5th Wheel RV Trailers vs Bumper Pull RV Trailers – See Which Is Best

When it comes to RV trailers you have 2 basic choices:

  • The 5th wheel RV trailer which hitches directly over the rear axle of your truck.
  • The RV travel trailer which hitches at the rear bumper of your car, SUV, or truck.

large-5th-wheel-rv-trailers-tow-very-smoothly-by-Peter-Long.jpg Fifth wheel RV trailers generally start in the 20 to 24 foot category, and can be as large as 40 feet long, weighing up to 20,000 pounds.

RV travel trailers can be quite small, such as a Teardrop trailer that is around 8 feet long and weighs less than 1,000 pounds. Travel trailers can also be up to 40 feet long and weigh around 15,000 pounds.

The neverending question is which is the best style to buy?

There is no simple answer, but these tips will help you decide for yourself…

 

5th Wheel RV Trailers

  • Large fifth wheel RVs tow very stable. There’s no sway, no tail wagging, you can actually relax while you’re driving.
  • 5th wheel RVs are multi-level.  You must climb a few stairs up to get to the bathroom and bedroom.
  • Large 5th wheel RVs are the most expensive of the RV trailers, though this is offset by the fact that they are also the most luxurious and well-appointed of the RV trailers. 
  • Storage space is often very large because the area below the bathroom is one large bay.

 

RV Travel Trailers

 

Personal Observation

choosing-rv-trailers-by-Little-island.jpgHaving owned both styles of large RV trailers, and having traveled long distances with both, I find the following to be true:

1.  If your RV lifestyle has you staying in one place (so basically, you’re not towing your RV very far), the single level of the RV travel trailer makes life a little easier.

2.  If you plan on traveling long distances, the better handling characteristics of the 5th wheel RV make it a much better choice.

 

Curtis Carper

I’ve been involved in RVing for over 40 yrs -- including camping, building, repairing, and even selling RVs. I’ve owned, used, and repaired almost every class and style of RV ever made. I do all of my own repair work. My other interests include cooking at home, living with an aging dog, and dealing with diabetic issues. If you can combine a grease monkey with a computer geek, throw in a touch of information nut and organization freak, combined with a little bit of storyteller, you've got a good idea of who I am.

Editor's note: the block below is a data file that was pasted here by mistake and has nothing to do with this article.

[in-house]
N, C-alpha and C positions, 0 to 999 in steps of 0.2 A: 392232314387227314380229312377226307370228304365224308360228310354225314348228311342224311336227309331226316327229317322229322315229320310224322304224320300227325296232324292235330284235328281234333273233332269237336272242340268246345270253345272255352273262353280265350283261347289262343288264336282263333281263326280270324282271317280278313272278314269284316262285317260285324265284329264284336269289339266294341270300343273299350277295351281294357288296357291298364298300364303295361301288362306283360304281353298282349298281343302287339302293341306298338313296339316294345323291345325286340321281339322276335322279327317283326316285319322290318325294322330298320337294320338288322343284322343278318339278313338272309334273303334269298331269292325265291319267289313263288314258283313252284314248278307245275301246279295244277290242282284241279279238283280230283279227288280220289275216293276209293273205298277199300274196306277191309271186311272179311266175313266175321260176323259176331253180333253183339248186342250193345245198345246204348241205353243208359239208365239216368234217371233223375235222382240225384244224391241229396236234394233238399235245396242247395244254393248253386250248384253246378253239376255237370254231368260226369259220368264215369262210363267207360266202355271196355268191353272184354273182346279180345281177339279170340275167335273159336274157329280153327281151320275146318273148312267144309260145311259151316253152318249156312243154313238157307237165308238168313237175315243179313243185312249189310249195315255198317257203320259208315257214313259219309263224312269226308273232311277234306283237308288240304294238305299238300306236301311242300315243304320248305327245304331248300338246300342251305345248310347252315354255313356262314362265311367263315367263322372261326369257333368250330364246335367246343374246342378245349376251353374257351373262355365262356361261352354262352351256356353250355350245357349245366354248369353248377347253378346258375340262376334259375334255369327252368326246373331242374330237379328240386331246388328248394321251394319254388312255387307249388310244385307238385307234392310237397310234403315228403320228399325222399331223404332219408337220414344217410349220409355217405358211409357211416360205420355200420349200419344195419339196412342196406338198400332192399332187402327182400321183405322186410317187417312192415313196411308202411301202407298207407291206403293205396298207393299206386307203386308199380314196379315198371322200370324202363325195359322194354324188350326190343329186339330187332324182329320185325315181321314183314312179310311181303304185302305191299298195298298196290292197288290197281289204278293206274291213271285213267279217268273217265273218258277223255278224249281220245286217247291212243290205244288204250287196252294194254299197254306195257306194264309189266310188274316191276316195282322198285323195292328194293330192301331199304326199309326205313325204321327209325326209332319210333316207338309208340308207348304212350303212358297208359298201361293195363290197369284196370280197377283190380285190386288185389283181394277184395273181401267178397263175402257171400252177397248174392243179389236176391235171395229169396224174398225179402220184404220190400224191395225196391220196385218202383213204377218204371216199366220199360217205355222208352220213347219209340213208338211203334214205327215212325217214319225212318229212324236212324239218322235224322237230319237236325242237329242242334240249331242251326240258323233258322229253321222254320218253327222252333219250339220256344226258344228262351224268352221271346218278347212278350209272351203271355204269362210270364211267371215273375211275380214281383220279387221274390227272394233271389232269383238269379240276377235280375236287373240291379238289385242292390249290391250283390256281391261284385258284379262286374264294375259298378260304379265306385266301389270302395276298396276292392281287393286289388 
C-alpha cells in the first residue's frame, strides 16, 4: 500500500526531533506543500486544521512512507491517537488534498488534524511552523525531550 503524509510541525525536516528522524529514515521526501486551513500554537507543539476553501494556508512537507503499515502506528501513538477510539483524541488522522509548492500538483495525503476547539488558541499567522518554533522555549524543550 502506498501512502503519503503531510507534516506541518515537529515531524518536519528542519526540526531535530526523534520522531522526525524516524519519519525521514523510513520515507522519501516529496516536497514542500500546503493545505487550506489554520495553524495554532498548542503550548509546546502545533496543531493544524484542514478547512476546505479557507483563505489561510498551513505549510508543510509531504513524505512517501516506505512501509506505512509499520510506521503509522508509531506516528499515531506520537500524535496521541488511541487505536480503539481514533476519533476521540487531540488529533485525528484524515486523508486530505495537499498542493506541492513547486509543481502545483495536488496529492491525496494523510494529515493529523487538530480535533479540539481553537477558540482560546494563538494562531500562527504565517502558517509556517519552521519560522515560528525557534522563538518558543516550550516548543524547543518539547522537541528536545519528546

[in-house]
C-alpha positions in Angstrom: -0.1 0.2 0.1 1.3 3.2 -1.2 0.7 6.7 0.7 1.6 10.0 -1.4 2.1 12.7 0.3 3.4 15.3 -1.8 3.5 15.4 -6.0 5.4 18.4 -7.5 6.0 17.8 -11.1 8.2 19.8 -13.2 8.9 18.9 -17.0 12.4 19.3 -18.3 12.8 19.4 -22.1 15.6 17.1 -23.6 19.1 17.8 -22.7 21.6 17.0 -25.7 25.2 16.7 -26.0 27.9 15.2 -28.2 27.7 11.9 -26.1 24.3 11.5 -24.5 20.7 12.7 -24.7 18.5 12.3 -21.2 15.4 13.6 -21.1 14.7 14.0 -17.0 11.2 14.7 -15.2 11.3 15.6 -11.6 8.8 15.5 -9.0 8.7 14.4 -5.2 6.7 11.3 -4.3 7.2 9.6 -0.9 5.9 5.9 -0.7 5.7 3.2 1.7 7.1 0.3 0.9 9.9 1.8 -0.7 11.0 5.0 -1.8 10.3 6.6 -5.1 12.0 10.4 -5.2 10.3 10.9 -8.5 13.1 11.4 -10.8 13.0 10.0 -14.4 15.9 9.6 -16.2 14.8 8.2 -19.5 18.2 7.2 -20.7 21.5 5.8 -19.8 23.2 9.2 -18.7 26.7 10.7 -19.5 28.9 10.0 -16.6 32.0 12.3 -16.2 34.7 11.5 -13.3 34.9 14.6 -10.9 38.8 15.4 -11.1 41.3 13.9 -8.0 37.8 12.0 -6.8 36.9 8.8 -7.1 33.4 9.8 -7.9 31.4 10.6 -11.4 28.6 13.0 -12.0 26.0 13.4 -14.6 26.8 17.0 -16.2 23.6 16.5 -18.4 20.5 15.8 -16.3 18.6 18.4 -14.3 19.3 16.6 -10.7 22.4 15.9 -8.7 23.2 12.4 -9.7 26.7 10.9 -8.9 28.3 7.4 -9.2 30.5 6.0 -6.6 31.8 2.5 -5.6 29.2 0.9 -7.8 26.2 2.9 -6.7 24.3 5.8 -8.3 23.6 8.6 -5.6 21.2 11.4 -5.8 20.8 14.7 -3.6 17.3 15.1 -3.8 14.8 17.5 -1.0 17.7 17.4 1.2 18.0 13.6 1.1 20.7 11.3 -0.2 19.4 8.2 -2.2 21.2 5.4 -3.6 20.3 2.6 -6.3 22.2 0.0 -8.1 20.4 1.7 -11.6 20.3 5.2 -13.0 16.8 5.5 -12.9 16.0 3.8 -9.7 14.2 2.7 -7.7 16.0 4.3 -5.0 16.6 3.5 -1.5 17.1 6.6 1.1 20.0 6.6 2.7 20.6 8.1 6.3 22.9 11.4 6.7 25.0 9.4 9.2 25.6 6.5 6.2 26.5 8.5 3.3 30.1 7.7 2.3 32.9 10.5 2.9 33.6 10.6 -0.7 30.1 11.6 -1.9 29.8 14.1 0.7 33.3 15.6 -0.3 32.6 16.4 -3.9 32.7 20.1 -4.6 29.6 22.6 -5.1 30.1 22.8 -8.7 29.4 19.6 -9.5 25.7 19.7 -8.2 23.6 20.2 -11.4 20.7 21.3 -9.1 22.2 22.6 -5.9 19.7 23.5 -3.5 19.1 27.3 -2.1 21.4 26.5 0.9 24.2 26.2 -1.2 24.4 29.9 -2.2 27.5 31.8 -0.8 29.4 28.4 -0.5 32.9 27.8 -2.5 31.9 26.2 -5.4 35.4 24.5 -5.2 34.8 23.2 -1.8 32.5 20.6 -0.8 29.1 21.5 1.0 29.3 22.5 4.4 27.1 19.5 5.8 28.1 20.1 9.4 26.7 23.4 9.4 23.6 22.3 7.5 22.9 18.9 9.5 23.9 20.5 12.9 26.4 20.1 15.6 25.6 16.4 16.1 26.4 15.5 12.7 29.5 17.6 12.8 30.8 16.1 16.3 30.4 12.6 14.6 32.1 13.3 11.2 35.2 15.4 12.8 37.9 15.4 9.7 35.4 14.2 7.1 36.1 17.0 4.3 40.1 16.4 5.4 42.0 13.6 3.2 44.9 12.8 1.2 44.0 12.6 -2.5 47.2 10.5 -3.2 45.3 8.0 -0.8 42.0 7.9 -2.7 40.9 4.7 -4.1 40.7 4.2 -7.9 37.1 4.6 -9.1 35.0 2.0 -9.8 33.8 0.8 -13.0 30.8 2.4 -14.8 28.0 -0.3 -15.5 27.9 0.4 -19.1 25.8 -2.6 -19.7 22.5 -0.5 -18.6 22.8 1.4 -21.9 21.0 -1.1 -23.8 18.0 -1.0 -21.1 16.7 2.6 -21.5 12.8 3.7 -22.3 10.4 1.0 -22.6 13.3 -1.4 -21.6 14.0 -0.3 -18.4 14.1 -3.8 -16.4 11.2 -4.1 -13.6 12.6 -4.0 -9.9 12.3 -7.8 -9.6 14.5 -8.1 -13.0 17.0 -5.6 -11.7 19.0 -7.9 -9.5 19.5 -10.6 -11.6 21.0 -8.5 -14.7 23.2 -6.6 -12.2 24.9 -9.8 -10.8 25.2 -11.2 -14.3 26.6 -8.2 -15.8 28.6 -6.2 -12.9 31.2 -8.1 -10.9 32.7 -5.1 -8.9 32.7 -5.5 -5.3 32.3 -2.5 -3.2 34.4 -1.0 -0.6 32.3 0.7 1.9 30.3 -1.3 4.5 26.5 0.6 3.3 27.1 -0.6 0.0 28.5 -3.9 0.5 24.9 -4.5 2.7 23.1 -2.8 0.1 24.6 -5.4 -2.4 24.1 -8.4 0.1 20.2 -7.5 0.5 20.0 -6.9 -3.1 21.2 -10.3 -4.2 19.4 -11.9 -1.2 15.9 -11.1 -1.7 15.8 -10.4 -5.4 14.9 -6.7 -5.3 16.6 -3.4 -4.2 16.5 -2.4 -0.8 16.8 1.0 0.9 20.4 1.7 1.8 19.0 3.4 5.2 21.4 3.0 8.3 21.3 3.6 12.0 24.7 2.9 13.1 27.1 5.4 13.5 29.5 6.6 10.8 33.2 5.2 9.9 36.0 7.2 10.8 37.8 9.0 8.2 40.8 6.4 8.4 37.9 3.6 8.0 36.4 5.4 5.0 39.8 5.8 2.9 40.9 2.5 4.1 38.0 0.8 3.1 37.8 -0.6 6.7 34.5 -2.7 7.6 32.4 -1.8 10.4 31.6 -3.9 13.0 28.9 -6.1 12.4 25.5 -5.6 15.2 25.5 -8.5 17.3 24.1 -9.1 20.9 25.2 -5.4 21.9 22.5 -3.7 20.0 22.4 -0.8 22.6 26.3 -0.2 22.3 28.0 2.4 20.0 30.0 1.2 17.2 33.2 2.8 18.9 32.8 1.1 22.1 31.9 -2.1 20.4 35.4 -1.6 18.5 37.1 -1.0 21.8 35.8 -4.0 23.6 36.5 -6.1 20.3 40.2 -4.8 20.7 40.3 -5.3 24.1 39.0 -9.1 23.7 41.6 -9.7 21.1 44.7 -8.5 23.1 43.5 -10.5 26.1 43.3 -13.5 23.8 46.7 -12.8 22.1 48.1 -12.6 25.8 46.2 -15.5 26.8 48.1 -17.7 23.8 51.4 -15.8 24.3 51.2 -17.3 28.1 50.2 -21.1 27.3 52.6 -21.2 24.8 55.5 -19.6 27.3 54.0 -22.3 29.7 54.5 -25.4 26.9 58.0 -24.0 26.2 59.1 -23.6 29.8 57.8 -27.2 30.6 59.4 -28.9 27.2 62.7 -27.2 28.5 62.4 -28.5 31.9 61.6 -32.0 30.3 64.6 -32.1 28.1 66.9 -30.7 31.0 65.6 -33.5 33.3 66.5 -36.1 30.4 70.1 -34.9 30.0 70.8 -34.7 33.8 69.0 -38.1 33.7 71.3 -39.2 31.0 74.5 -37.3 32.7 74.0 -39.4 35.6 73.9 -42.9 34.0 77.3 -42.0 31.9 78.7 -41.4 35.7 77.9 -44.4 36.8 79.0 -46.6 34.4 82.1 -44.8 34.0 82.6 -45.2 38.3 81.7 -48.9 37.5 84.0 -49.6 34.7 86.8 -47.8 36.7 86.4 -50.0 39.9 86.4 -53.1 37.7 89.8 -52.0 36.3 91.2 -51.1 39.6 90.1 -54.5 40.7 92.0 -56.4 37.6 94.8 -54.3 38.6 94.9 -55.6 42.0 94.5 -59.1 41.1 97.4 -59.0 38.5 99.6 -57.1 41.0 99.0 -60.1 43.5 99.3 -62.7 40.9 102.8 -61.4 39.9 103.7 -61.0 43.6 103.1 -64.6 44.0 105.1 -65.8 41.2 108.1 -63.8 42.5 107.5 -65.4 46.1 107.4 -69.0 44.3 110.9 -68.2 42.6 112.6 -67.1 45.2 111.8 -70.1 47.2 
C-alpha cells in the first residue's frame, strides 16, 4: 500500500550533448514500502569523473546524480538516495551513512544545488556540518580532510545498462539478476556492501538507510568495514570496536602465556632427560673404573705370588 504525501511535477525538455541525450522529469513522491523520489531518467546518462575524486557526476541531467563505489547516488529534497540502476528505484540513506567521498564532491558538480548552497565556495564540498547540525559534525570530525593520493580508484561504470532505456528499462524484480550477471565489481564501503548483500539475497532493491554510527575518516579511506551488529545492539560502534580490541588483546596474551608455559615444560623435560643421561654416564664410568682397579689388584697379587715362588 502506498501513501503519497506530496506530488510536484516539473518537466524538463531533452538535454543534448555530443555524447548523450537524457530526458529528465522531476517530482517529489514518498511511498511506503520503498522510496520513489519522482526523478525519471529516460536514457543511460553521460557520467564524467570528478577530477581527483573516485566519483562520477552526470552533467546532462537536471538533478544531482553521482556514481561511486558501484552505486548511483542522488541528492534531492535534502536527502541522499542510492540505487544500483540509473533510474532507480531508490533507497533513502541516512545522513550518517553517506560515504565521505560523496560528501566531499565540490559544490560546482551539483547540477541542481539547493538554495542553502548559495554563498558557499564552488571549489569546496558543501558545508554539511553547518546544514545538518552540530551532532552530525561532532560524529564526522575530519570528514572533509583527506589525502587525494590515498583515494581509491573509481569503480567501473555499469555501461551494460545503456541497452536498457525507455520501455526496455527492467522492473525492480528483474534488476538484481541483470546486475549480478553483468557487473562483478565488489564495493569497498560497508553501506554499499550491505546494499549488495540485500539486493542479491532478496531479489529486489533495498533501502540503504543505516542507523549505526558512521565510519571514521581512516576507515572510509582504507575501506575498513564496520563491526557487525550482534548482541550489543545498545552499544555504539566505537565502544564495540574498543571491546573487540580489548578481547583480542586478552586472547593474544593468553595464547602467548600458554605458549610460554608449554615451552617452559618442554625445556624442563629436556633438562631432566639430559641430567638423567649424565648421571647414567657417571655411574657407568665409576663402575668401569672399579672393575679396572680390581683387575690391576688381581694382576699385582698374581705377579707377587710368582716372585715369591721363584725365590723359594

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  • Bev Meadows

    Hi I’m thinking about buying a used pull behind camper. What should I look for that might give me trouble

    • Curtis

      Bev, I could go on for quite awhile on this subject, I’ll hit a few high points.  Towability: make sure the trailer and tow vehicle are properly matched and that you have a proper load equalizer hitch if the trailer has any size to it.  Test all appliances, lights, and mechanical’s before paying any money.  Once it’s out the drive way it’s yours, whether everything works or not.  Look closely for any sign of past leakage and if anything is found just walk away (real quick).

      • staci

        being new to the rv world, what is “any size” to a trailer, and what is the type of hitch you’re talking about?

        • Curtis

          Staci, Not exactly sure which article you’re referring to but I’ll try to read between the lines.  ”any size”  travel trailers come in sizes from about 13′ to +40′.  A trailer of any size, say longer than 13′ and weighing more than 1,000 lbs will probably require an “equalizer hitch” to tow properly and safely. Here’s  an example of one brand of equalizer or weight distributing hitch: http://tiny.cc/i8jum   

          • Preston Keith

            You could also check out Hensley Arrow Hitch. I purchased a 30′ TT from Camping World in Chattanooga TN. They sold me a Weight Distribution Hitch System for $600.00. It was a useless waste of money. Upon embarking down I-75, every time an 18 wheeler blew by the pucker factor went off the scale. The truck and trailer were all over the place. (pullling with 2010 F-150 2W/short bed). Bt the time I arrived home, I had decided I might never pull this thing on the Interstate ever again. Researched the internet high and low to educate myself and stumbled upon the Hensley Arrow Hitch. I purchased a rebuilt unit to “try it out”. Well…three 1200 mile trips to Florida, countless miles driven on the interstate, now and the Arrow Hitch has made all the difference in the world in the handling as well as weight distribution,braking and no more having to get out and loosen something so you can back up! The hitch system isn’t cheap as the “junk” they sell at Camping World. But it sure as heck works! I”ll purchase another one in a heartbeat if I ever need too!

    • http://surveysarereal.blogspot.com/ Flannel734

      bring the camper you intend to buy and have it checked out at a camper dealer.